Home > About > Bill Peak's Library Column > You Are the Talbot County Free Library
First thing every morning, I take Cherokee for a walk. We live in a pretty big subdivision and I'm always afraid somebody racing to work will run over her, so I've trained her to sit when a car comes. After the car is past, Cherokee receives a treat for having been a good dog. On a normal morning, I probably give her five or six treats. This morning she received one.
Pandemic. Strange new word—a little too close to “panic” for comfort—but we're all trying to get used to the restrictions it places on us. If you can, work from home. If you're over sixty (I have to keep reminding myself that I am), stay home. Practice social distancing.
“Social distancing”—there's another new one, as contradictory and unsettling a phrase as “cold comfort” or “dysfunctional family.” And it feels unsettling and contradictory too. It's a perfectly beautiful day: the sun shines, birds sing, the last of the jonquils lift and bow their heads, but despite it all, a sense of unspoken menace hangs in the air, the sure knowledge that, though I would like to, I cannot get close to anyone now. I have to keep my distance.
You don't realize how much you enjoy the company of others, the notion that you are not alone, till you are alone, your own vulnerability, your very humanness, the fact that you are mortal, standing between you and everyone else.
Inevitably, thinking about how much I miss people, I think about the library. It is not just the place where I enjoy running into folks I know, it's a place where all the people I know enjoy running into folks they know. How many times have I thought and written that, absent people, the library ceases to be a library, becomes just a large brick building full of inanimate things? But when people walk through the door, those things spring to life, become books and movies, public computers and music CDs—things that only have meaning when people use them, things that flower in the presence of humanity. And now they're all just sitting there, gathering dust.
Ever since Benjamin Franklin enlisted a group of his friends to found what was arguably the world's first public library, libraries in America have belonged not to one person or a special elite, but to everyone. They are created by the community for the community. Indeed, we believe our library so important to the health of our community that we give of our own treasure to make it public, its holdings available free of charge to each of our fellow citizens regardless of station or worth. It is a remarkable institution, when you think about it, unique in the history of humankind.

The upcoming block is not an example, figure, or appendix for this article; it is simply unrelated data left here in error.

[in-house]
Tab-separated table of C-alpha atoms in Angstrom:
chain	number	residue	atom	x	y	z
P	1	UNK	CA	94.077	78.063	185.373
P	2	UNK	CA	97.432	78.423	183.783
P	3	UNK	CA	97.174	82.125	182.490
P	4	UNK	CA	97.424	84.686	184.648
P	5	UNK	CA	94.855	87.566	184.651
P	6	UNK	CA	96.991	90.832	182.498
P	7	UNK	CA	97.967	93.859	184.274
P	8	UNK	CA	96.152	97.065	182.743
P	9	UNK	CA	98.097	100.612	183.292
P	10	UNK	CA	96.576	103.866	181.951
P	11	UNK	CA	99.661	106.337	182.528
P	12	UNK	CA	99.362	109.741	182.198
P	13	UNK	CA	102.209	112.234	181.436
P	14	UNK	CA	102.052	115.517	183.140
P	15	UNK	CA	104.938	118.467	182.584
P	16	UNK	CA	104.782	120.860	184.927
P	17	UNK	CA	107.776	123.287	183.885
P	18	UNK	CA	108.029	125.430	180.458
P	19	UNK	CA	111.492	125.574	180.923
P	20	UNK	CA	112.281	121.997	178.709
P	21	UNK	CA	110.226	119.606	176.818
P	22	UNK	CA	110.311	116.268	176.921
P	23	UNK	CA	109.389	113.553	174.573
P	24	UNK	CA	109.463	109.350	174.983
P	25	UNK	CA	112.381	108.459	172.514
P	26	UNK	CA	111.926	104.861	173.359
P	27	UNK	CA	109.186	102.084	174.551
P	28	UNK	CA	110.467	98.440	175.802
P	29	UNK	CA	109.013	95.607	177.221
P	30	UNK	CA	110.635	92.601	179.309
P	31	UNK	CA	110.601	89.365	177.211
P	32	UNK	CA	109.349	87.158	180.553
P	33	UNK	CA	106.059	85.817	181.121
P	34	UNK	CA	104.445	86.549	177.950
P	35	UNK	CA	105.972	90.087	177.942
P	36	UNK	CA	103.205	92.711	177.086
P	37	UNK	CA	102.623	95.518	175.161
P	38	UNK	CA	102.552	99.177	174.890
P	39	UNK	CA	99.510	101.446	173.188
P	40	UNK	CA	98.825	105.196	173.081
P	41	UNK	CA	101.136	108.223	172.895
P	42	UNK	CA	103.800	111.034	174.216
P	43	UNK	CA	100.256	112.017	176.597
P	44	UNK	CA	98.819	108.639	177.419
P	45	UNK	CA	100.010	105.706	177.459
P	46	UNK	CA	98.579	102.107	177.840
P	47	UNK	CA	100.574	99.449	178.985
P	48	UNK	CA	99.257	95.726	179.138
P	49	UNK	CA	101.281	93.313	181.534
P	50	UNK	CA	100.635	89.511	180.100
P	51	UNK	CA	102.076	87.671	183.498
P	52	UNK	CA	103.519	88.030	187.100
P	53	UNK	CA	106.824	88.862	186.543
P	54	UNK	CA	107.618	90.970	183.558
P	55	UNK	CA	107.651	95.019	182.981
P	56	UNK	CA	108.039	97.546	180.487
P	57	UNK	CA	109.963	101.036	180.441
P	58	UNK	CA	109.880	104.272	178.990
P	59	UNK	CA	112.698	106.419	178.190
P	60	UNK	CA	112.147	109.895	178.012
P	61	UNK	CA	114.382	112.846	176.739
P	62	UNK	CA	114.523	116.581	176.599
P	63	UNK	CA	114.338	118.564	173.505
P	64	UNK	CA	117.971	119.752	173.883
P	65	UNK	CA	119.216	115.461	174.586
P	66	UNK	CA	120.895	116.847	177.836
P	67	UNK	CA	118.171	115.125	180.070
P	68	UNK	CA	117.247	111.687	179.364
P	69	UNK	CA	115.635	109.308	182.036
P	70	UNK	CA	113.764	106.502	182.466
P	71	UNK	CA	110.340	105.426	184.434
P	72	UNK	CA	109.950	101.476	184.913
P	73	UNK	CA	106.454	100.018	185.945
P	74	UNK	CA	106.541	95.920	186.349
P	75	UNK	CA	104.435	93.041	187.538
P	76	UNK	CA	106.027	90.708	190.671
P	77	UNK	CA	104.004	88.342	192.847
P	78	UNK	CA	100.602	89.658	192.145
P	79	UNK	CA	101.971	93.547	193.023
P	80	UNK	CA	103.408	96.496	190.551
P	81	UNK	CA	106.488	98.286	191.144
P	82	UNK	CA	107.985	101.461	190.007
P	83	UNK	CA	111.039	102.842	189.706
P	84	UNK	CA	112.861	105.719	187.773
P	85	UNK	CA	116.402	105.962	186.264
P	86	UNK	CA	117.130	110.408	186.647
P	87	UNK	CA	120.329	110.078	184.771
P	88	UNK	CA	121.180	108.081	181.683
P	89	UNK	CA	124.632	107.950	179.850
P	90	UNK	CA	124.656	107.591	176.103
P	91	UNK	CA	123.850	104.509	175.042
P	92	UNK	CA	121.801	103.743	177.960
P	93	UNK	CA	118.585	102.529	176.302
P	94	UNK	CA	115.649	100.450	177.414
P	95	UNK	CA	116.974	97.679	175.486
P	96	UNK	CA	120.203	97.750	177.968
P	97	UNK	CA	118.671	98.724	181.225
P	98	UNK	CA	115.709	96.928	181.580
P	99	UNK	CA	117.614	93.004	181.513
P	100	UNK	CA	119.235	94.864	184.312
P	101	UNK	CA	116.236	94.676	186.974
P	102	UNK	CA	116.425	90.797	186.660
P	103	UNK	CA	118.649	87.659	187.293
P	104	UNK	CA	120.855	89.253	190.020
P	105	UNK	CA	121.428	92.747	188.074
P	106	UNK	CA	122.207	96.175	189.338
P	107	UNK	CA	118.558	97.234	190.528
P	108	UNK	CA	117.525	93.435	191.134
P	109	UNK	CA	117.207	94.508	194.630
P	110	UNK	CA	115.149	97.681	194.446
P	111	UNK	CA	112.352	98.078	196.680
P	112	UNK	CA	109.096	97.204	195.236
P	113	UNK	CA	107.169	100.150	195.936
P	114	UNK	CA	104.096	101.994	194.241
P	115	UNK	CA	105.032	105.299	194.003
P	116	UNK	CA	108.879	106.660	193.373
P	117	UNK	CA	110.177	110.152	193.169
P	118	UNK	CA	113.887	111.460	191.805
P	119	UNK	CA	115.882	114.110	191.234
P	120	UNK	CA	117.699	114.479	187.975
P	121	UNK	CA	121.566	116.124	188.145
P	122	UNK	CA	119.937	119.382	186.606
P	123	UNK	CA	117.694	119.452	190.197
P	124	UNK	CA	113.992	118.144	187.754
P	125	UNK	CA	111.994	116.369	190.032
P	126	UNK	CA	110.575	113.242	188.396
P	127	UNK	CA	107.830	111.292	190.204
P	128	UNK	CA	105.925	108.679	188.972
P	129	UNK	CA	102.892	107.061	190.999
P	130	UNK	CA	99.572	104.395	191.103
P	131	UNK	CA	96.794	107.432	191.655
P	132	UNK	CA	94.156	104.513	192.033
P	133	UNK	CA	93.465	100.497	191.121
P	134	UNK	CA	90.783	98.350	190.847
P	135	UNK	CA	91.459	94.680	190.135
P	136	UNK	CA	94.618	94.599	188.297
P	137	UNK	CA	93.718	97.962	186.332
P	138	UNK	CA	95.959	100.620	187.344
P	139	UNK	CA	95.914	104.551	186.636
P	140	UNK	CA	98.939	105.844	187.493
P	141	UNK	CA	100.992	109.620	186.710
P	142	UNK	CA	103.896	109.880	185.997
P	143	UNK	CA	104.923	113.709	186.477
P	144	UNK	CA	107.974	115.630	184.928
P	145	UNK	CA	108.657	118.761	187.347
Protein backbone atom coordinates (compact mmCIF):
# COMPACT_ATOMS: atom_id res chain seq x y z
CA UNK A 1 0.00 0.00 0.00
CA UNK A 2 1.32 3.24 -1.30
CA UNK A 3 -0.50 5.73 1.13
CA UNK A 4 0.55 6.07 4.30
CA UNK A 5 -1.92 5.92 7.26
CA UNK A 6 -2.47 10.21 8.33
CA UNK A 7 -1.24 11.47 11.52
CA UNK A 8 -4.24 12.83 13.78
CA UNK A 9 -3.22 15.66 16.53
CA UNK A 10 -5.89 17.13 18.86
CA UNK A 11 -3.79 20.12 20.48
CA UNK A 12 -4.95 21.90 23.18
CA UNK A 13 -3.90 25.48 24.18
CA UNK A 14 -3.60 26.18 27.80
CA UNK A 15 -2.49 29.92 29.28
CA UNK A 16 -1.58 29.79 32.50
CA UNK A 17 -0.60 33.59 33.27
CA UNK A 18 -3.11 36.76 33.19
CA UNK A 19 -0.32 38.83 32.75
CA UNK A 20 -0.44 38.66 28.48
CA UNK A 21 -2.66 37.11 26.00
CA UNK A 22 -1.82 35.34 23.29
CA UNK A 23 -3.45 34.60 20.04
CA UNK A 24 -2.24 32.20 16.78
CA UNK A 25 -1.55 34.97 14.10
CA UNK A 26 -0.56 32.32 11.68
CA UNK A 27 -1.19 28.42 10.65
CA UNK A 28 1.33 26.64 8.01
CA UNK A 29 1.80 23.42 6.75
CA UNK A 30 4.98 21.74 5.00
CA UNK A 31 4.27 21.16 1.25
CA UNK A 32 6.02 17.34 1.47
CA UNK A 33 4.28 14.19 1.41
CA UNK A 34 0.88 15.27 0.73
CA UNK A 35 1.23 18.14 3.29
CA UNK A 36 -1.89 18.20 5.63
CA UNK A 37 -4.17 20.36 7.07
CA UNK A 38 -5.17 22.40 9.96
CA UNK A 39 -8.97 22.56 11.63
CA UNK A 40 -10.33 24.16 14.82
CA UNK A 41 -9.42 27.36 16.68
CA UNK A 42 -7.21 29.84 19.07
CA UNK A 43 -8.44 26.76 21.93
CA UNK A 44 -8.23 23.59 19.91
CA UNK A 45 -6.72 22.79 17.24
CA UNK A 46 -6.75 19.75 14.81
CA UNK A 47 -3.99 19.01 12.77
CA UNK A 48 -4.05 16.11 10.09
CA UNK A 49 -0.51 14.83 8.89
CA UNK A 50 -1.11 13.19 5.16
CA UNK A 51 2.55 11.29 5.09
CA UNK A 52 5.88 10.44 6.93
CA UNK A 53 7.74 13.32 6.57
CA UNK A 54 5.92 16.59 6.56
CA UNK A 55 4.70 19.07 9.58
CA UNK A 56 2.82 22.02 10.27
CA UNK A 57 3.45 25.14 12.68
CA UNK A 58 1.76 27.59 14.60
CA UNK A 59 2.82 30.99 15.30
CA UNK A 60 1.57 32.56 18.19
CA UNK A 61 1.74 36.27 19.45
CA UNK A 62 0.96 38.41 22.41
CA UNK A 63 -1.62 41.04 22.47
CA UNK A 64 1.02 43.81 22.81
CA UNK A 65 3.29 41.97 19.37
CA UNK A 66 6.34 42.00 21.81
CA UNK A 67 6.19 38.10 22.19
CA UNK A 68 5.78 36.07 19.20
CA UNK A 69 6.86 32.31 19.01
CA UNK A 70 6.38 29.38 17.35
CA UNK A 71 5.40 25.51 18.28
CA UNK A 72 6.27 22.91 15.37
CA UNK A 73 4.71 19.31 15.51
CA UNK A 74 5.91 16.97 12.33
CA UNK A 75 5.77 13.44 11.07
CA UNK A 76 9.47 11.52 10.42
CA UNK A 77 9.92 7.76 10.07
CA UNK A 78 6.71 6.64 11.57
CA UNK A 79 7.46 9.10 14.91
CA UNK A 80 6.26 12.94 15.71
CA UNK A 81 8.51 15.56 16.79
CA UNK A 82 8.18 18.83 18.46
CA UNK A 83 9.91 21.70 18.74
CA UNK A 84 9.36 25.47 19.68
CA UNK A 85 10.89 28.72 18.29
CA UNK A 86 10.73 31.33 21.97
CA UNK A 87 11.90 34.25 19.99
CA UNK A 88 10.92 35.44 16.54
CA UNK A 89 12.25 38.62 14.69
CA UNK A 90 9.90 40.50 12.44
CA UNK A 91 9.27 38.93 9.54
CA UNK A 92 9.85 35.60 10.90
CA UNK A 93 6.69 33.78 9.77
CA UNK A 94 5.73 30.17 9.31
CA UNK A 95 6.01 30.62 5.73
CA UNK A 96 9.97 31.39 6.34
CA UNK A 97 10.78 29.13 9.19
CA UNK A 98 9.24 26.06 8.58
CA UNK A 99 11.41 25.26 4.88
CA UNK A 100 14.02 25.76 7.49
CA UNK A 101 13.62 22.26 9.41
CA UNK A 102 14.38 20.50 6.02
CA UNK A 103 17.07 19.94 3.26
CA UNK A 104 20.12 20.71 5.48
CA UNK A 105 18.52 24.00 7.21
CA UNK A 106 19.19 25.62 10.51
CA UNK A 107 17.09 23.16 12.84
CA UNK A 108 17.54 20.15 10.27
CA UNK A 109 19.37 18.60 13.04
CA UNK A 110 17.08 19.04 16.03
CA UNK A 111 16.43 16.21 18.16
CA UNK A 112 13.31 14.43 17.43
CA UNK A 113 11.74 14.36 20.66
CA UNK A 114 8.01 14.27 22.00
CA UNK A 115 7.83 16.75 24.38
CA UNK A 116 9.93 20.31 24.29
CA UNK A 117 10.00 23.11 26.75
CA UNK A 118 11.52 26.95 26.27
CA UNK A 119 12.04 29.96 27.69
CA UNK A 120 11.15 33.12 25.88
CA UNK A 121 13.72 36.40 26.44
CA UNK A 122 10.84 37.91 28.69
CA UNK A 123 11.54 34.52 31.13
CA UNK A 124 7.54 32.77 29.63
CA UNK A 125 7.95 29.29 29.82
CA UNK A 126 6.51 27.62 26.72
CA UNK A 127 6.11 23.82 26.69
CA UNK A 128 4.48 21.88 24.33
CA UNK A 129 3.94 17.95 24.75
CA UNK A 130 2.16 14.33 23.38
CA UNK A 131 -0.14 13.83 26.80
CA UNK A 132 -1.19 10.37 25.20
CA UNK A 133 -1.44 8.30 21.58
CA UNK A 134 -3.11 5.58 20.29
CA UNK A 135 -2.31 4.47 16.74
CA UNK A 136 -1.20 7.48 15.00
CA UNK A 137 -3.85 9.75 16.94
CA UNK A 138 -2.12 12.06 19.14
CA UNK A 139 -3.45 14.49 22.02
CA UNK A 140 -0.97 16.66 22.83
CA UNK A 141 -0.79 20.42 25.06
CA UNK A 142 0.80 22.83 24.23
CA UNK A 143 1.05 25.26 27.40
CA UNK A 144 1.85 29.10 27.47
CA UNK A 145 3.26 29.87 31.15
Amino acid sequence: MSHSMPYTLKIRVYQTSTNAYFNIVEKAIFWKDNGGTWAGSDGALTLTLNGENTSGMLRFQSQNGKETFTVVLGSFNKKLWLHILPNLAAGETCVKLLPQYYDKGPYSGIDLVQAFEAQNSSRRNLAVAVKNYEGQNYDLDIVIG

And it is, as I have said, first and foremost a community endeavor. So now, we, the people of Talbot County, must take up Franklin's baton and carry the library forward, maintain it for our friends and neighbors, the people we built the library for in the first place. Though we cannot visit the building now, those of us with computers at home can still take advantage of the library's multiple online offerings by visiting its website (www.tcfl.org). There we can search its eResources for information on everything from how to repair the muffler on a 1968 Ford Fairlane (Chilton Library) to what was great-Aunt Maude's maiden name (Ancestry Library Edition). We can go to the “About” tab, click on “Contact Us” in the drop-down menu, and ask a librarian to research pretty much anything for us.
But because not everyone in Talbot County has a computer, and some of those that do may be unsure how to access and use the library's eResources, those of us who can need to reach out to those who can't: we need to become the library for those we care about. Please, for the sake of the health and harmony of the community we love, call the people you know, check up on your friends and neighbors, especially those who live alone. Make sure they're all right. And if, like most of us, they're going a little stir crazy at home, would like to feel as if they're still engaged with the world, still capable of learning and growing, ask them if there's some information you can look up for them in the library's eResources or a question you can submit for them to the library's staff. As someone who's been doing this sort of thing for years now, in a sense being the library for the people of Talbot County, I can assure you it's going to make you feel just as good as it does the people you help. This way, together, we create not a physical library, but a library of souls.
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